Archaeological landscape, settlement dynamics, and sociopolitical organization in the Chactún area of the central Maya Lowlands

PLoS One. 2022 Jan 21;17(1):e0262921. doi: 10.1371/journal.pone.0262921. eCollection 2022.


Until recently, an extensive area in the central lowlands of the Yucatán peninsula was completely unexplored archaeologically. In 2013 and 2014, during initial surveys in the northern part of the uninhabited Calakmul Biosphere Reserve in eastern Campeche, Mexico, we located Chactún, Tamchén and Lagunita, three major Maya centers with some unexpected characteristics. Lidar data, acquired in 2016 for a larger area of 240 km2, revealed a thoroughly modified and undisturbed archaeological landscape with a remarkably large number of residential clusters and widespread modifications related to water management and agriculture. Substantial additional information was obtained through field surveys and test excavations in 2017 and 2018. While hydraulic and agricultural features and their potential for solving various archaeologically relevant questions were discussed in a previous publication, here we examine the characteristics of settlement patterns, architectural remains, sculpted monuments, and ceramic evidence. The early Middle Preclassic (early first millennium BCE) material collected in stratigraphic pits at Tamchén and another locale constitutes the earliest evidence of colonization known so far in a broader central lowland area. From then until the Late Classic period, which was followed by a dramatic demographic decline, the area under study witnessed relatively constant population growth and interacted with different parts of the Maya Lowlands. However, a number of specific and previously unknown cultural traits attest to a rather distinctive regional development, providing novel information about the extent of regional variation within the Maya culture. By analyzing settlement pattern characteristics, inscriptional data, the distribution of architectural volumes and some other features of the currently visible archaeological landscape, which largely reflects the Late Classic situation, we reconstruct several aspects of sociopolitical and territorial organization in that period, highlighting similarities with and differences from what has been evidenced in the neighboring Río Bec region and elsewhere in the Maya area.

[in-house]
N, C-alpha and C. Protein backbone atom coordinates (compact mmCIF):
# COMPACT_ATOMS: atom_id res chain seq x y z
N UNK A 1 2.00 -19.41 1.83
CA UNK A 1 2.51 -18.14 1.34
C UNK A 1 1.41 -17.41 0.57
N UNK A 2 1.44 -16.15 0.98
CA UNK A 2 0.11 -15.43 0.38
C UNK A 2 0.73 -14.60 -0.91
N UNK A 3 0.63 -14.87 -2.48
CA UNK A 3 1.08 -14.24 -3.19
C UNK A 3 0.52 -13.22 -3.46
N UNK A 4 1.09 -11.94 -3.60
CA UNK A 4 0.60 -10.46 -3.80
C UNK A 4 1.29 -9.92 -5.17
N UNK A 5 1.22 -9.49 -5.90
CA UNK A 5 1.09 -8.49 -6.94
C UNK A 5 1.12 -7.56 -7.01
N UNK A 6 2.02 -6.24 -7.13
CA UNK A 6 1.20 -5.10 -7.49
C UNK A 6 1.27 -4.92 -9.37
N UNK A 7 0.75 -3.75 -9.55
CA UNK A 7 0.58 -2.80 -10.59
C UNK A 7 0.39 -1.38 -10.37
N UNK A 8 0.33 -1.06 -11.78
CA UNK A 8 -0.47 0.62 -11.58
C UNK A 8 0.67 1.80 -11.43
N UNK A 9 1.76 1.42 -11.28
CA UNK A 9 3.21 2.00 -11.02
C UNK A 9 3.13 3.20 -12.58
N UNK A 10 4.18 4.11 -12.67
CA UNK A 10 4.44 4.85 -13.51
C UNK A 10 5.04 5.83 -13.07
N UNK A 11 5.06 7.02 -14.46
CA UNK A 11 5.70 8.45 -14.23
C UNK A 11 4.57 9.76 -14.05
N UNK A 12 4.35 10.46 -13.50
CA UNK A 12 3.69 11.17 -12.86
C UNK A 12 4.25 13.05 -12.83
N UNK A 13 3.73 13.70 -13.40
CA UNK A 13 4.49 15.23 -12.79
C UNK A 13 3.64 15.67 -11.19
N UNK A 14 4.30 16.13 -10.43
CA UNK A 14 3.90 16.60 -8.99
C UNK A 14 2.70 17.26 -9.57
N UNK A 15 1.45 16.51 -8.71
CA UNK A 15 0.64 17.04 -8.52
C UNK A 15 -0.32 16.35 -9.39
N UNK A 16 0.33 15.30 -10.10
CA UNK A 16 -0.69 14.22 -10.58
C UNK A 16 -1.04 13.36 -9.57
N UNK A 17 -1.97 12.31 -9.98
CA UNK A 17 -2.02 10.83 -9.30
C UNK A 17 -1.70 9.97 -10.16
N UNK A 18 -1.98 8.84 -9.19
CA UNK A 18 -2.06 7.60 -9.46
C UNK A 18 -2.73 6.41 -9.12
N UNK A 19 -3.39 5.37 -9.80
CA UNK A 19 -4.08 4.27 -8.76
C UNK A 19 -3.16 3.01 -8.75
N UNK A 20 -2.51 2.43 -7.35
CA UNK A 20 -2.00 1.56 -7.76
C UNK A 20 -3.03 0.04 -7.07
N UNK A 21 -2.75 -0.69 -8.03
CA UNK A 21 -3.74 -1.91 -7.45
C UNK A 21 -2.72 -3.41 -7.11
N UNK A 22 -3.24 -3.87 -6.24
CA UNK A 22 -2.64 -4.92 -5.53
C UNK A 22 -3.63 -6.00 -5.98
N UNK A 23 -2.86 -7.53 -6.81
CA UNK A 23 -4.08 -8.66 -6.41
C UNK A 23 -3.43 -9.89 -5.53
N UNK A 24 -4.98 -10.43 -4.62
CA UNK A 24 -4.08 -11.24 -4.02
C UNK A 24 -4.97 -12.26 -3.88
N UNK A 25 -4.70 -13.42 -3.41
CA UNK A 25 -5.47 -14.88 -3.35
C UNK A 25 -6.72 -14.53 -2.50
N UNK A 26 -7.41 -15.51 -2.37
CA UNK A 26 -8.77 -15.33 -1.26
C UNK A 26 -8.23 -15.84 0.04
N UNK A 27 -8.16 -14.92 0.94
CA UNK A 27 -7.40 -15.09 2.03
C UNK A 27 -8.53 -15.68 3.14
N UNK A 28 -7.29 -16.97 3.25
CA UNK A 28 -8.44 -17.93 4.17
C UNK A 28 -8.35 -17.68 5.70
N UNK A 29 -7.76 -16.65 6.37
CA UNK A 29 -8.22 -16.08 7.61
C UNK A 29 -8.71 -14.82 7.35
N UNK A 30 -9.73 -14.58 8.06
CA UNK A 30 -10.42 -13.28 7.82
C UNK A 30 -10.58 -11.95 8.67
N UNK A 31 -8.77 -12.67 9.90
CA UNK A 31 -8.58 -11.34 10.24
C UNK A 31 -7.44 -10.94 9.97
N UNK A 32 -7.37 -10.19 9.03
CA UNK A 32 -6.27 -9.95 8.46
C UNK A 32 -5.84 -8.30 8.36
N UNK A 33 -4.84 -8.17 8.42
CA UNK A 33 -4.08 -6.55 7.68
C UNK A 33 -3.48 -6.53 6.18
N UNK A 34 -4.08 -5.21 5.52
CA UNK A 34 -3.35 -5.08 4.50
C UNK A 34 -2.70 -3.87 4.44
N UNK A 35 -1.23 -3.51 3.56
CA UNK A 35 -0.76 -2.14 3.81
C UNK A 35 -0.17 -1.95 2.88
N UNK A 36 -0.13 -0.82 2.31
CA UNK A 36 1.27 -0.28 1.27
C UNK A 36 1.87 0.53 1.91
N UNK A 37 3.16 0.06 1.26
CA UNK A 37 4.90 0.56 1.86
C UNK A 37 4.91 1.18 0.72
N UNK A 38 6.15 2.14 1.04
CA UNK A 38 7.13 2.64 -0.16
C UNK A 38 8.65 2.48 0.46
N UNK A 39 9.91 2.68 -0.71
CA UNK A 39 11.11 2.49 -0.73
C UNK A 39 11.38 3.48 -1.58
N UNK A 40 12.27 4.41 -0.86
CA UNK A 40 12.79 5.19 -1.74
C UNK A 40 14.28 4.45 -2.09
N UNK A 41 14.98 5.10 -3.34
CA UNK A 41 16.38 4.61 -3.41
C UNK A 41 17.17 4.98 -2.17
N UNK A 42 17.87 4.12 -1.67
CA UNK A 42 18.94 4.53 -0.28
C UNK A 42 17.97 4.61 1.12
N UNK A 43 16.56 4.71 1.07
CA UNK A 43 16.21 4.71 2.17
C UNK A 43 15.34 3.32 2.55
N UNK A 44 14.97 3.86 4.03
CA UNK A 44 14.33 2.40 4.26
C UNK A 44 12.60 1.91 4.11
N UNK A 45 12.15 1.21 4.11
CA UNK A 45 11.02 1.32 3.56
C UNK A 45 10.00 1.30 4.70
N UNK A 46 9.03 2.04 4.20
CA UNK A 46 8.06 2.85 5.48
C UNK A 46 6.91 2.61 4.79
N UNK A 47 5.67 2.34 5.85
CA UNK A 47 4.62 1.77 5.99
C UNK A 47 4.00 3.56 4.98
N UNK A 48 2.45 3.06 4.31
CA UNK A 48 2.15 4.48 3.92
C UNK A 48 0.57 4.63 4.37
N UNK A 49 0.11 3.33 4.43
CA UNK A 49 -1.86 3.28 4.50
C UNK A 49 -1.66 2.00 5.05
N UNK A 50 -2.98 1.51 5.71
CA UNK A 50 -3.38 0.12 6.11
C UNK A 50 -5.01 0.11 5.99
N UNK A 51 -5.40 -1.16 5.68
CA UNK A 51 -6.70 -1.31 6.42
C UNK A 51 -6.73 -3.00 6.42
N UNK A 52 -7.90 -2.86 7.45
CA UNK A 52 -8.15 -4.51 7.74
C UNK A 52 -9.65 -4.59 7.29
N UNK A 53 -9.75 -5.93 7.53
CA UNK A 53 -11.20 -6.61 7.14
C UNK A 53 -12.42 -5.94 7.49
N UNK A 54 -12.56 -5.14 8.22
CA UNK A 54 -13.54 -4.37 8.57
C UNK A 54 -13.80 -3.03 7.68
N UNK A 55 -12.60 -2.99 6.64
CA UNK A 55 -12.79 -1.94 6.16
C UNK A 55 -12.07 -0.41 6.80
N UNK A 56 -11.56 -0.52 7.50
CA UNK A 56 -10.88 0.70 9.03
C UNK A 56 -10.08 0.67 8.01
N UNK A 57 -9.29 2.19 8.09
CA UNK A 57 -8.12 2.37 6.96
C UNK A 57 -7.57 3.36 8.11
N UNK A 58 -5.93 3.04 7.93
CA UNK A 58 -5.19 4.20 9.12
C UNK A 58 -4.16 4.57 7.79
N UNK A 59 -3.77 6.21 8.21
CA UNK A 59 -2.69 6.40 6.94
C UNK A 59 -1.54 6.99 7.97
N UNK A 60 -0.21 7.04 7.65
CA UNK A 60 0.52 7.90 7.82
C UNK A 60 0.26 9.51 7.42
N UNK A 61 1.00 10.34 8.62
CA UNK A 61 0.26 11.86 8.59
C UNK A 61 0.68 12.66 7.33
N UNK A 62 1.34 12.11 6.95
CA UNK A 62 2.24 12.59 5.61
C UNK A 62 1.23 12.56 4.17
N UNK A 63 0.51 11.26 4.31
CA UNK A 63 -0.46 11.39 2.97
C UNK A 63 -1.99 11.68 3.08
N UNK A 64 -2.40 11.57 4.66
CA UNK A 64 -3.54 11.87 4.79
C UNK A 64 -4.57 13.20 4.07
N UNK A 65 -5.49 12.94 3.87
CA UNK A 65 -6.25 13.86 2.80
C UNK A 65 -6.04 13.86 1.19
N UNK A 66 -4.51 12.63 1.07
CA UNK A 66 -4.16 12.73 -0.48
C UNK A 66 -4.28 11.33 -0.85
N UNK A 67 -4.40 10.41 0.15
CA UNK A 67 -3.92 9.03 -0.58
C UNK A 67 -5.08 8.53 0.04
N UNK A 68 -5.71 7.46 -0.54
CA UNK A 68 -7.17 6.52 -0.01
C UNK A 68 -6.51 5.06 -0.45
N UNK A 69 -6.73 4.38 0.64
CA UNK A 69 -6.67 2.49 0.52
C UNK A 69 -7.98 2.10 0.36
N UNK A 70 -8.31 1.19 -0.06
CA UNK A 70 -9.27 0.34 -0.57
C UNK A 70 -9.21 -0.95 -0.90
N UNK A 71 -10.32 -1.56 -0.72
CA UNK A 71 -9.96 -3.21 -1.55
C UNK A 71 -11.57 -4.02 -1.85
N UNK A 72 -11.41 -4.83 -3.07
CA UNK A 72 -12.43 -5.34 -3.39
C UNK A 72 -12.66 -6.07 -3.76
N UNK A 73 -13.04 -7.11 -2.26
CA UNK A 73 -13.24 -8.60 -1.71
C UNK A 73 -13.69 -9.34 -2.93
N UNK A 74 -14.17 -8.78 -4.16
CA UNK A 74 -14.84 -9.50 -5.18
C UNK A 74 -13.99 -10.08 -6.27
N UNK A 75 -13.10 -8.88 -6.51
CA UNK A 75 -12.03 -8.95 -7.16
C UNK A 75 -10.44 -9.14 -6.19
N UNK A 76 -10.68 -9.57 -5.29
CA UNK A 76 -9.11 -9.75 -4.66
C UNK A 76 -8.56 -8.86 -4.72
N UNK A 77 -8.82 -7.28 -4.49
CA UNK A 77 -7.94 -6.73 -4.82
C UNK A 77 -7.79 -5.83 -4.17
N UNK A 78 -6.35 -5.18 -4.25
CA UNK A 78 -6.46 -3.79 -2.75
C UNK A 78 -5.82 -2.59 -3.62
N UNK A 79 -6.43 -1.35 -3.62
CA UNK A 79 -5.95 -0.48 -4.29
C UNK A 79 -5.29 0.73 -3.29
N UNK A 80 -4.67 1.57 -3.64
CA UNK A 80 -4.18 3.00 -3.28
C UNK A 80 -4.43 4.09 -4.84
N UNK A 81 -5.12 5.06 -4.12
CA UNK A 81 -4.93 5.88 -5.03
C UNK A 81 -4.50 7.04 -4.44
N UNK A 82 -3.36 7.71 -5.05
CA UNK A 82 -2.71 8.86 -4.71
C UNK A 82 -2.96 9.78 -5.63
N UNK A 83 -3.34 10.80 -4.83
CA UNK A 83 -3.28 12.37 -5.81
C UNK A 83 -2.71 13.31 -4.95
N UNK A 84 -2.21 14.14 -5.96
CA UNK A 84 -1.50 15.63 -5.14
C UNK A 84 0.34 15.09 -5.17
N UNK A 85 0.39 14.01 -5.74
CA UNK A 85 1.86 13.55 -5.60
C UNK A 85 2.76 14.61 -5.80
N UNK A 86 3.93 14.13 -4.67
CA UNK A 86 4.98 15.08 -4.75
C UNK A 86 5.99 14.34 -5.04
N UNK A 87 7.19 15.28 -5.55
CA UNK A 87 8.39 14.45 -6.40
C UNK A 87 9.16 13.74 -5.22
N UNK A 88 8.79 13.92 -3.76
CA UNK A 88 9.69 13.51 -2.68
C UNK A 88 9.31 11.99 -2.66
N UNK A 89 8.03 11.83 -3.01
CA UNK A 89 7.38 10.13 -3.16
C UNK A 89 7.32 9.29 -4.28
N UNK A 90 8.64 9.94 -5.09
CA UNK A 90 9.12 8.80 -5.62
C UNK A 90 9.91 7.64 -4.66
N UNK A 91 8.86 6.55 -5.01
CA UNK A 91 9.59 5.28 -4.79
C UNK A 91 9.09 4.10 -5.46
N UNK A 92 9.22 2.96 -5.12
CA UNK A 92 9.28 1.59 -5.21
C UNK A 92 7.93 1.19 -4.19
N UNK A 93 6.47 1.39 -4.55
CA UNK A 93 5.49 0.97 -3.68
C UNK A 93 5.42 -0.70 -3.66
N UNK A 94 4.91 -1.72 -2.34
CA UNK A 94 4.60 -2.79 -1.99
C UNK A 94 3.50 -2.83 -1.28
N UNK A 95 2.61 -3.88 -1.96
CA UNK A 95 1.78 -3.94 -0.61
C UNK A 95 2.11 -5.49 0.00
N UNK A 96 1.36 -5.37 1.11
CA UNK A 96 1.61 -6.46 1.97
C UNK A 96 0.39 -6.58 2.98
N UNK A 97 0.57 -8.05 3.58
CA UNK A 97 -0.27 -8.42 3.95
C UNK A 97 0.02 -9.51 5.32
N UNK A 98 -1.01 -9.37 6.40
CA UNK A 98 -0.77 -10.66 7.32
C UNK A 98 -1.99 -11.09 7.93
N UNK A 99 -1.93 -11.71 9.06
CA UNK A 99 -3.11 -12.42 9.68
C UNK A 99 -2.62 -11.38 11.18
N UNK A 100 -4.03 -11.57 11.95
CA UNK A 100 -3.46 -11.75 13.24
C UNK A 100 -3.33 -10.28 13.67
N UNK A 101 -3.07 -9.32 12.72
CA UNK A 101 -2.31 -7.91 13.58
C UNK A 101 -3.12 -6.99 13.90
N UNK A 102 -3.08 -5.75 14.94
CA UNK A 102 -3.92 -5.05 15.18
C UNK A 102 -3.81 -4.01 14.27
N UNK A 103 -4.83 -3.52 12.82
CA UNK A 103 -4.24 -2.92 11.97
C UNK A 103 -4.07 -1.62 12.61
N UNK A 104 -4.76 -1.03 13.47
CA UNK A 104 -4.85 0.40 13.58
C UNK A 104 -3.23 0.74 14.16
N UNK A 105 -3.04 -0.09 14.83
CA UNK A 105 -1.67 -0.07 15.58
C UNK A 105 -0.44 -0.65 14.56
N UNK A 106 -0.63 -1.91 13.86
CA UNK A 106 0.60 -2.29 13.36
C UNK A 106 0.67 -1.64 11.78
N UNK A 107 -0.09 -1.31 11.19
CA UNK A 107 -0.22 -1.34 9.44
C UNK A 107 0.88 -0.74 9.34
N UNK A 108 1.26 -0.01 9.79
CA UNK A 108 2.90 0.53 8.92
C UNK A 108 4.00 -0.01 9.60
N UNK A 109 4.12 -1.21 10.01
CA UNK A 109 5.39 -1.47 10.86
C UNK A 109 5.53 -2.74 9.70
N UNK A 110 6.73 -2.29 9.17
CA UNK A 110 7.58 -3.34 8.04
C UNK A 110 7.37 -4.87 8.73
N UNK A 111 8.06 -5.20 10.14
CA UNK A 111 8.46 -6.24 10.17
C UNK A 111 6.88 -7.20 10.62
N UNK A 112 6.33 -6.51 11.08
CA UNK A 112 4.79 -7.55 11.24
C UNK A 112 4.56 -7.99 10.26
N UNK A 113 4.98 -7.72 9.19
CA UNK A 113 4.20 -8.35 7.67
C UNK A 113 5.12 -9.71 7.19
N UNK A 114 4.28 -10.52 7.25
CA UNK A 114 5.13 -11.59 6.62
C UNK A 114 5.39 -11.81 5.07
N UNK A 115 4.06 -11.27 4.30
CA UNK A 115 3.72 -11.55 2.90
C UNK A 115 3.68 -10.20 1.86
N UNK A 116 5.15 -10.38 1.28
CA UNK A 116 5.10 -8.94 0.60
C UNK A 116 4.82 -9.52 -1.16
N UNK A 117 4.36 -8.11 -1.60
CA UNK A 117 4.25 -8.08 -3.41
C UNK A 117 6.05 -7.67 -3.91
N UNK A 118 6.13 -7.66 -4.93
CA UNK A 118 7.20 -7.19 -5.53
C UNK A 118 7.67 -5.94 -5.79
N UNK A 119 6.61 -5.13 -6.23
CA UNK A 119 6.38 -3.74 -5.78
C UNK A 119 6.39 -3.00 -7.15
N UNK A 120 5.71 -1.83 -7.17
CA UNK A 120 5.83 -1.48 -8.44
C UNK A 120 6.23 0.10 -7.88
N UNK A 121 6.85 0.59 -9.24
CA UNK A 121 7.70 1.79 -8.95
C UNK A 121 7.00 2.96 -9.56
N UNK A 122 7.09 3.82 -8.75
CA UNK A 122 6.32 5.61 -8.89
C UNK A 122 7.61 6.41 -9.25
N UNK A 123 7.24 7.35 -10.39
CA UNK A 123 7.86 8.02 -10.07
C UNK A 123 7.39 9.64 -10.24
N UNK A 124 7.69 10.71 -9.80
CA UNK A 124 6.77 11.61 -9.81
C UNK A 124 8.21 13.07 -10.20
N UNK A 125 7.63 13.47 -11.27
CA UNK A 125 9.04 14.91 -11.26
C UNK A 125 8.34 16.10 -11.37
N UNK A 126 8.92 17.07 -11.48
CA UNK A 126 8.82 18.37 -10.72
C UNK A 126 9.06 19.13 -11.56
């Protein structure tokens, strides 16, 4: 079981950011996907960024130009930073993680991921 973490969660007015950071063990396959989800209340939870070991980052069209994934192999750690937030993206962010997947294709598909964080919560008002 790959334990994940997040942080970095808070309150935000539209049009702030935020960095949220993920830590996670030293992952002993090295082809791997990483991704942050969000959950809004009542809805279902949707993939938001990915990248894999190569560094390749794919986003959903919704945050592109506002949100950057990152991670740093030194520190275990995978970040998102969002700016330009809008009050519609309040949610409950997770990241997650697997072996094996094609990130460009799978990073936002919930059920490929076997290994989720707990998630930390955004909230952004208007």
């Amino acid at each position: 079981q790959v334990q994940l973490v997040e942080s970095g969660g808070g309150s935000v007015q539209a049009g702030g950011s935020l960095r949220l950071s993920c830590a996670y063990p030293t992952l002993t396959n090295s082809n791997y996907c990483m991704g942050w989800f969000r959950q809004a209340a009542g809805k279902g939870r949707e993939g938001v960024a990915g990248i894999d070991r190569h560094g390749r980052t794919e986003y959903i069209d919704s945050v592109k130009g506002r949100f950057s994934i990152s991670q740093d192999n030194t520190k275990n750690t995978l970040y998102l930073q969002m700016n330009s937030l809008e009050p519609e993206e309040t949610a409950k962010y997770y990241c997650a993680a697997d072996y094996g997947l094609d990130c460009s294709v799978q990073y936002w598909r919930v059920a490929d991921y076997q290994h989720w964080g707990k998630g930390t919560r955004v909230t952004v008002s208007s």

Publication types

  • Historical Article
  • Research Support, Non-U.S. Gov't

MeSH terms

  • Agriculture / history*
  • Archaeology*
  • Civilization / history*
  • History, Ancient
  • Humans
  • Indians, Central American / history*
  • Mexico

Grant support

The research was accomplished with funding from the Slovenian Research Agency ( to IŠ (grants ARRS J6-7085, 2016-2018; ARRS P6-0079, 2015-2021) and ŽK (grants ARRS P2-0406, 2019-2024). ALS scanning and fieldwork were co-financed by the KJJ Charitable Foundation, presided by Ken and Julie Jones (USA), and additionally supported by Hotel Río Bec Dreams (Mexico;, Ars longa (, Adria Kombi (, Abanka, Rokus Klett (, Parka Group (, GKTI, BSL, Klemen Fedran, Martin Hobel, and Aleš Obreza (Slovenia). The funders had no role in study design, data collection and analysis, decision to publish, or preparation of the manuscript.